For very young researchers, assembling family photos of themselves and relatives is a wonderful place to start.  A family treasure can be captured through an artistic visual project using art supplies or digital tools like Canva.  Beyond photos, your family might have keepsakes that have been passed down from one generation to the next.  You may discover your ancestors had a broad spectrum of interests, skills and hobbies.  Artifacts and memorabilia unknown to you might be scattered throughout your home, stored away and spread out across relatives.  

A trove of resources exists for all levels of family researchers, making it difficult to make blanket suggestions. A few years ago, novelist and multicultural educator Christine Sleeter (2014) reviewed three books that were the most popular on Amazon for children. I think these books represent a rich intersection of interests including scrapbooking, planning of a family reunion, and conducting interviews with family members. The exploration of the significance of surname meanings along with the excavation of immigration history, passports, bible records, census and other archival records can also add rich texture to the family history . Scholastic (2017) shared apps and web-based links for parents to guide children with family history research.

This year make a resolution to practice deep listening.  What stories do you hear often? What interests you and what would you like to know more about? Gather as many family artifacts as you can assemble and create an inventory of everything you collect.  Includes family bible records, funeral programs, letters, photographs, birth and death certificates to help you plot a family tree by beginning in the present and moving backwards.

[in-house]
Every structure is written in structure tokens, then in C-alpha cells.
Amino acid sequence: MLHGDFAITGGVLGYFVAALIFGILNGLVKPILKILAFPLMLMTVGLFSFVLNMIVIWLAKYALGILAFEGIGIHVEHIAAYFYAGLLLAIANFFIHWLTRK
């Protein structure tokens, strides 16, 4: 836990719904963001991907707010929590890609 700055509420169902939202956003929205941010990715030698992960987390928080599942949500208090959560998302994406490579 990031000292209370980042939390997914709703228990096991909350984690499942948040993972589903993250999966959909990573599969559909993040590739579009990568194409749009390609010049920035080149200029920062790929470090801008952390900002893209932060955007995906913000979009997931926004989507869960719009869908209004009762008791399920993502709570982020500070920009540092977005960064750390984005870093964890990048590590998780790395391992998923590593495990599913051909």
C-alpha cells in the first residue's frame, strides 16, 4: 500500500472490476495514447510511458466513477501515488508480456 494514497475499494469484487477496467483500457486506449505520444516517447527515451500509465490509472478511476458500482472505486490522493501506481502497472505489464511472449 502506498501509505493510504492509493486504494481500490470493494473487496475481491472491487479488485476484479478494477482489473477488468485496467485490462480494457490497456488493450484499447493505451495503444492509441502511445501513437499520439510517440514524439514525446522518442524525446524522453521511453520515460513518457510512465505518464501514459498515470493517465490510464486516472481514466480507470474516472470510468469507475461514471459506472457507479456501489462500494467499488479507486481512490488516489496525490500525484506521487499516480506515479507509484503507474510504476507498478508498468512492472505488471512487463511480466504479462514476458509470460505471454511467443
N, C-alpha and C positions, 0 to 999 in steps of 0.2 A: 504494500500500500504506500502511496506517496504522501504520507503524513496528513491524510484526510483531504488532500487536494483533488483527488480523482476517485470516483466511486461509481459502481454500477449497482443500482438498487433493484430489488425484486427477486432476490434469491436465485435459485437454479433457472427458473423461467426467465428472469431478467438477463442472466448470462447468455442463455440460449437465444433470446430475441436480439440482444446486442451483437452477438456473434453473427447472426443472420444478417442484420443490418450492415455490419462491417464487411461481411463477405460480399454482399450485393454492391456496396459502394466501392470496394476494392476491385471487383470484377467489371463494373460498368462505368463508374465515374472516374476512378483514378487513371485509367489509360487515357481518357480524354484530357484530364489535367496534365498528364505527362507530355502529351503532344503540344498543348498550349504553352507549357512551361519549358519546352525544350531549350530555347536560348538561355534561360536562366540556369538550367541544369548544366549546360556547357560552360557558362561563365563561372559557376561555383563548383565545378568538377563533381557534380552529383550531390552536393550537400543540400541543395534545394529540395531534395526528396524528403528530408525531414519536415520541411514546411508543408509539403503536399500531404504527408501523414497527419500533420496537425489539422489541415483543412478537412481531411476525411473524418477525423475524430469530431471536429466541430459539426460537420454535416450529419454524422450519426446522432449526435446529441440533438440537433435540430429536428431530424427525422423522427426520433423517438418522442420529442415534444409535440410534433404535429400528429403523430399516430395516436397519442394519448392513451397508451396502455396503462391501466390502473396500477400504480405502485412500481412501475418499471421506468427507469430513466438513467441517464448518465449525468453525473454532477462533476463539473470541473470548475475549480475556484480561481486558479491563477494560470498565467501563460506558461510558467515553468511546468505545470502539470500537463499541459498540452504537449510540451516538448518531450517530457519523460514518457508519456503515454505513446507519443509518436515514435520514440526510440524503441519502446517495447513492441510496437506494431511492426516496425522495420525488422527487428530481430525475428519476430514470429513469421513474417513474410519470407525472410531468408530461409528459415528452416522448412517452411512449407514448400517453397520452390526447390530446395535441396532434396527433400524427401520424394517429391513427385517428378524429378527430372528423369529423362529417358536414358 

Here are some resources to get you thinking and planning:

Burnett, C. (2017, December 25). 5 cool apps & websites to Research Family History with your kids. Scholastic. Retrieved December 23, 2021, from 

Cushner, K. (2006). Human diversity in action: Developing multicultural competencies for the classroom. McGraw-Hill. 

Fulton, D. V. S. (2006). Speaking power black feminist orality in women’s narratives of slavery. State University of New York Press. 

Miller, R. L. (2000). Researching life stories and family histories. SAGE. 

Sleeter, C. (2014, June 11). Family history books for kids. Home. Retrieved December 23, 2021, from

Woodtor, D. P. (2016). Finding a place called home: A guide to African-American genealogy and historical identity. Digitized by the Genealogical Society of Utah. 

Census Installment  #2

Next time we will discuss how to use the United States federal census to collect decennial data for your family history research. It is important to note that the United States federal census does not enumerate Black people until 1870, unless they were free people before the Civil War.  Only freed people were enumerated on the census, and some states like Iowa had mid-decennial censuses conducted by the state. This means Black people would be enumerated in 1865, 1875 and proceeding mid-census years.  

Enslaved humans were enumerated as property by a range of ages and gender from 1810-1840, with a total number of enslaved per household.  In 1850 and 1860, the slave schedules were separated from the general population census. In these years, each enslaved person was explicitly enumerated on a separate line by color i.e., race — meaning Black or mulatto (mixed raced) – along with age and gender.

By: Traci Wilson-Kleekamp

This is our History, Black History, we must know where we came from, so we can know where we are going. Thank you for reading. See you on the next post.